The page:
Nikon D5200 review
Other than some very minor changes, the D5200's body is unchanged from the D5100. This reinforces the fact that Nikon has focused its mind on updating the internals rather than unnecessarily experimenting with a new exterior design. As with all tests, there's no better way of comparing the design of one camera to another than in a side-by-side comparison so we called in the D5100 to draw our own conclusions.
From the front, it's hard to identify the design tweaks that have been made to the D5200 when you put it up against its predecessor - the D5100.
Interestingly, the D5200 is 45g heavier than the D5100, despite it sharing almost identical dimensions and the same footprint The handgrip is marginally chunkier than its entry-level cousin but it is not as beefy to hold as the D7000 so it an ideal compromise between the two.
As we discovered when handling the camera, users with large sized hands may find that their little finger drops off the bottom of the grip and rests on the underside of the battery compartment. This is a minor point however on an otherwise comfortable and well-sculpted handgrip. Ergonomically, little has changed in terms of button arrangement. There's no top plate LCD display and a mode dial takes its place, with a toggle-type Live View switch around the perimeter. This makes for an intuitive way of accessing Live View, however others may prefer a more conventional button beside the screen.The D5200 features a clean and uncluttered arrangement of buttons of buttons at the rear.
One new button is located to the right of the Live View switch. It offers access to continuous shooting and self-timer settings. Ideally, we would have preferred this to control ISO as unfortunately there's no dedicated button for this on the body. Instead you have to assign it to the function button that's found to the side of the pop up flash or head to the graphic user interface (GUI). On the subject of the GUI, the redesigned dark guise makes the dials and settings clearer to read. Shutter speed, Aperture and ISO are displayed at the top, with the exposure indicator, AF area mode and other settings listed beneath. Nikon has paid close attention to detail - the graphic which displays aperture even mimics the lens blades opening and closing in relation to the aperture you set. It makes for a very intuitive operational experience and we envisage it won't be the last time we see it featured on Nikon DSLR's.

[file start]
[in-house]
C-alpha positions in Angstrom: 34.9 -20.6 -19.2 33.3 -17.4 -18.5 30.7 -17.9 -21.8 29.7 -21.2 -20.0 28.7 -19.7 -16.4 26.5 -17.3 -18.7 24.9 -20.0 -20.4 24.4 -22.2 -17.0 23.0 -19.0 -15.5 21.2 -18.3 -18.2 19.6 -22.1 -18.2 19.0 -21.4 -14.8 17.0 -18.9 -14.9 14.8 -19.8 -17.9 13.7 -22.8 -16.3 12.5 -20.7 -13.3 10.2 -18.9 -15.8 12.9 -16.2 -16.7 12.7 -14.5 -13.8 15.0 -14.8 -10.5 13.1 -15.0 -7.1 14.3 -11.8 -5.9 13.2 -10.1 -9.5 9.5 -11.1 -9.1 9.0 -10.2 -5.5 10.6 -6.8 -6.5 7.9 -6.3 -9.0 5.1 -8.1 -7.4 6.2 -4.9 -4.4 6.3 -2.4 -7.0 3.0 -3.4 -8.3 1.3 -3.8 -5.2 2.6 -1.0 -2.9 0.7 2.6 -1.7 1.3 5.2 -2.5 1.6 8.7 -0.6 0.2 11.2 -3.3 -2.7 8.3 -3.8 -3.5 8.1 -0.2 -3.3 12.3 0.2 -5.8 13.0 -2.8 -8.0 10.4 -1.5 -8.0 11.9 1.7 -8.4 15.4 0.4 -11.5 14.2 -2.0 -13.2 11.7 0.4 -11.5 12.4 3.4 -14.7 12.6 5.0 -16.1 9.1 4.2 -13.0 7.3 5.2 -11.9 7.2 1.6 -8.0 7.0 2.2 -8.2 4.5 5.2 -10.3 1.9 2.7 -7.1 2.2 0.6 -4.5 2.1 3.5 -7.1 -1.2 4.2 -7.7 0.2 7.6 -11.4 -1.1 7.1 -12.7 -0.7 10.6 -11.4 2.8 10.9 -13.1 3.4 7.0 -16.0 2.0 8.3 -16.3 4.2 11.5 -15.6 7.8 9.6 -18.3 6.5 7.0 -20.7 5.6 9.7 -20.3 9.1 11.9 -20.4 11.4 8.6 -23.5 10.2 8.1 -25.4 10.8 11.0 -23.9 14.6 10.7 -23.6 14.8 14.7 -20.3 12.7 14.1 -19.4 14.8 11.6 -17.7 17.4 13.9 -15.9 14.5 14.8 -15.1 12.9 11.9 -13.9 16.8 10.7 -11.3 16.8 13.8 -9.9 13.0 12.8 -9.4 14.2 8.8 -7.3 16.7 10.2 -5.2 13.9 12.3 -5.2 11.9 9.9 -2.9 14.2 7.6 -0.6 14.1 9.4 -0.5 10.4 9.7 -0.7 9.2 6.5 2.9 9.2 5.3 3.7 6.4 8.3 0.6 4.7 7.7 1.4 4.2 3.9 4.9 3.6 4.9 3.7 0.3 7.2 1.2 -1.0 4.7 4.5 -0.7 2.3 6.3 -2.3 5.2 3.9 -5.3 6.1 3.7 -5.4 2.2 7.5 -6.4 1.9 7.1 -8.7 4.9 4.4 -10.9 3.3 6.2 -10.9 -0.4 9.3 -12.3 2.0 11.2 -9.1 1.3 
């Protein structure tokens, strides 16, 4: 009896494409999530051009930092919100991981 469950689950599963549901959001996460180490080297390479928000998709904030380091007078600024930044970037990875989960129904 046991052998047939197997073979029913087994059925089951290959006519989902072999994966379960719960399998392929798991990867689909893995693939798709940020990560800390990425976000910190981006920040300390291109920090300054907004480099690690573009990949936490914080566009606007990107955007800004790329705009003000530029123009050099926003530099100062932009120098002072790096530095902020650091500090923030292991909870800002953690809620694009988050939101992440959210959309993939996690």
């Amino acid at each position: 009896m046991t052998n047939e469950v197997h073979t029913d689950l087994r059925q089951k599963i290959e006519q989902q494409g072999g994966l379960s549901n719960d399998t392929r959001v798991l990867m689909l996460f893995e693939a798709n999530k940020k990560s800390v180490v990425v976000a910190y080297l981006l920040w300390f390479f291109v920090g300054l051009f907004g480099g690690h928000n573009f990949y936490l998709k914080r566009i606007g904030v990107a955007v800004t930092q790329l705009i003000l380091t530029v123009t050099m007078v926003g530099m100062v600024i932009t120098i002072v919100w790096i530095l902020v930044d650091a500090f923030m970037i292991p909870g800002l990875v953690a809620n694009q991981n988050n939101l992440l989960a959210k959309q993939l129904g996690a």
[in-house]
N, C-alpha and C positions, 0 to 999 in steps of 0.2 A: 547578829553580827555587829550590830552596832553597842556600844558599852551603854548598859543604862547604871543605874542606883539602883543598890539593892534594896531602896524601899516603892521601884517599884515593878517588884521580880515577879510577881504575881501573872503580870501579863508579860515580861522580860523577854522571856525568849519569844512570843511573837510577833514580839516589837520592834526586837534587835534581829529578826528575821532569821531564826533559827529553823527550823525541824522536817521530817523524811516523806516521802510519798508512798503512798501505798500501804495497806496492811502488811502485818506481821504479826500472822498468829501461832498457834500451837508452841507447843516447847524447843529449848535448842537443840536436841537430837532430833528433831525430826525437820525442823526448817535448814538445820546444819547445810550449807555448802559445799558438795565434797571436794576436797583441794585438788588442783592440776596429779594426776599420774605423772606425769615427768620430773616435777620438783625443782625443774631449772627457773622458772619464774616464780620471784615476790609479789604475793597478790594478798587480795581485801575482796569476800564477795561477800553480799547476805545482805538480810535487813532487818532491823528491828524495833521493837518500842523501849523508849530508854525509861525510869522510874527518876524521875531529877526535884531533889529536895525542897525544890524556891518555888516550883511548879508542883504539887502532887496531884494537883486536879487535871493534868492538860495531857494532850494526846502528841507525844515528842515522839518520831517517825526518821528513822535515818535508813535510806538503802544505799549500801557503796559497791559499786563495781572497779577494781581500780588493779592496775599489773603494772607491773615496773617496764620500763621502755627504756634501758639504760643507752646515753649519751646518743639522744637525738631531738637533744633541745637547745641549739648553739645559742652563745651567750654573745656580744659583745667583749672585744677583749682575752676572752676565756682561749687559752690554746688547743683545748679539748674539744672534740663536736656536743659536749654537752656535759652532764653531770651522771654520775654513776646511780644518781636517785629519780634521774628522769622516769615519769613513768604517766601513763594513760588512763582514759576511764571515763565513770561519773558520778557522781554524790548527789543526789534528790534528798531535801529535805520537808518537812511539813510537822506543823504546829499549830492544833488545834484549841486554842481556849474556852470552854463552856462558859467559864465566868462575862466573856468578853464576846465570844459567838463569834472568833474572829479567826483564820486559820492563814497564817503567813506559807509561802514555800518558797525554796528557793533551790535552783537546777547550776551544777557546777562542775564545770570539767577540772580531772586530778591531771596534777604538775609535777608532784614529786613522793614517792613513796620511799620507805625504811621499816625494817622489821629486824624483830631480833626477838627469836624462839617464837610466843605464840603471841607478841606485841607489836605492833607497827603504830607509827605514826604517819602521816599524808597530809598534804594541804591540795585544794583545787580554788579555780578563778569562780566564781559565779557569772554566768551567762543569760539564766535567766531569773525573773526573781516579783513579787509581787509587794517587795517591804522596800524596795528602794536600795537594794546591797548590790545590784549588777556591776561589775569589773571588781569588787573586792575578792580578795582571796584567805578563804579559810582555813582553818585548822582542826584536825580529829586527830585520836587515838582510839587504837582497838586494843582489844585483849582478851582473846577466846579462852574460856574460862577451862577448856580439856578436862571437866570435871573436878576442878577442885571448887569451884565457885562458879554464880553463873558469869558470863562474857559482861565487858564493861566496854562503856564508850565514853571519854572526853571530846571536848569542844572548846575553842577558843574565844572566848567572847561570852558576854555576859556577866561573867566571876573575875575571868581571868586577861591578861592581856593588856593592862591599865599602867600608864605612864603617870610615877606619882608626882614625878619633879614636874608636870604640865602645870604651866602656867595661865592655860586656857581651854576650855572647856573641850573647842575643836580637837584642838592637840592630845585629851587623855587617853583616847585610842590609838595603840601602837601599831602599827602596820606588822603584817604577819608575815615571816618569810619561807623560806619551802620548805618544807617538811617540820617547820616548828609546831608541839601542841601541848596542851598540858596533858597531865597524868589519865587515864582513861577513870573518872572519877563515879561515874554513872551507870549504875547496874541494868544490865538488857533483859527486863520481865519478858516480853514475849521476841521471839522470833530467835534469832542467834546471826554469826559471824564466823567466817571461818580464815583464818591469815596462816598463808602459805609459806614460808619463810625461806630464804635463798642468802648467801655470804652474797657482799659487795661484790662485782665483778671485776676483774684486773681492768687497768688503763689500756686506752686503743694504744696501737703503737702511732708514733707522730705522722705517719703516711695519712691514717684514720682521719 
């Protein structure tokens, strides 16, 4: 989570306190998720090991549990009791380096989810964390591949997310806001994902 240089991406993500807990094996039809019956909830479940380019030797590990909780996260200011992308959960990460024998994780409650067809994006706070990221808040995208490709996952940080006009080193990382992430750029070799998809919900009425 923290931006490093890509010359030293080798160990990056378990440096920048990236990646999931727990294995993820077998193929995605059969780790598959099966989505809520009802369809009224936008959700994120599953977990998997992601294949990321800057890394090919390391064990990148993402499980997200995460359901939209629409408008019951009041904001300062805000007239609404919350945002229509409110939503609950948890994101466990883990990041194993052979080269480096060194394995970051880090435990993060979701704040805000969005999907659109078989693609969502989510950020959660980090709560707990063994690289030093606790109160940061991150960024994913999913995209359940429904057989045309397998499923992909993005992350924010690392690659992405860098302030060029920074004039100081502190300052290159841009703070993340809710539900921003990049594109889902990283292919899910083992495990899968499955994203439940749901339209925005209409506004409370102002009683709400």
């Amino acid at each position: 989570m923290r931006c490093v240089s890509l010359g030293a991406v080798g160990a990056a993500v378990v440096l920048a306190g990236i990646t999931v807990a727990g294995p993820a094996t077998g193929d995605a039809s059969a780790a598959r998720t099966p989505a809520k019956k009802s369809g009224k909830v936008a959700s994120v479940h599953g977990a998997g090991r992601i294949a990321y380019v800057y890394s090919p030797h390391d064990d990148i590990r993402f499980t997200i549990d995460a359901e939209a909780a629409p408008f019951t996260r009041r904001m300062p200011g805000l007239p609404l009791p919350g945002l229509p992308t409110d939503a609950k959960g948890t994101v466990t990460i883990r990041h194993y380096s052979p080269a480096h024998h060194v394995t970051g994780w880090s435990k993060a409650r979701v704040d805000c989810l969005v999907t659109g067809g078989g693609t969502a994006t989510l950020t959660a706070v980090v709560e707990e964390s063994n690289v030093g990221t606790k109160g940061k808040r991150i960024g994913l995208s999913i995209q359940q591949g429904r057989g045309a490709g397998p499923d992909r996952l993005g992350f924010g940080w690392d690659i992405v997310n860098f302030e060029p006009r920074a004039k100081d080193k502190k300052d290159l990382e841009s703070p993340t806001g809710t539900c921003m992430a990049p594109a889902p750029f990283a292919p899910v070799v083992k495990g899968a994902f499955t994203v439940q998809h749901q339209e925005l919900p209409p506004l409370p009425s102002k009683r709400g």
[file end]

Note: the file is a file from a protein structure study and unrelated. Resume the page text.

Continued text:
At the rear, there's a renewed d-pad that's less plasticky than the previous version. As with most DSLRs at this price point, there's only one command dial which means you'll need to hold down the exposure compensation button when you want to switch between changing shutter speed and aperture. This does affect the handling somewhat, particularly if you're familiar with using a DSLR with two scroll dials. It's a compromise you have to make if you desire a smaller body that's more affordable.
The good news for anyone upgrading from the D3100, D3200 or D5100 is that the camera uses the same EN-EL14 battery and accepts all types of SD card. What's more, the simple and effective design lends itself to both newcomers and those who may be looking at it as an upgrade option from an older Nikon DX-format DSLR.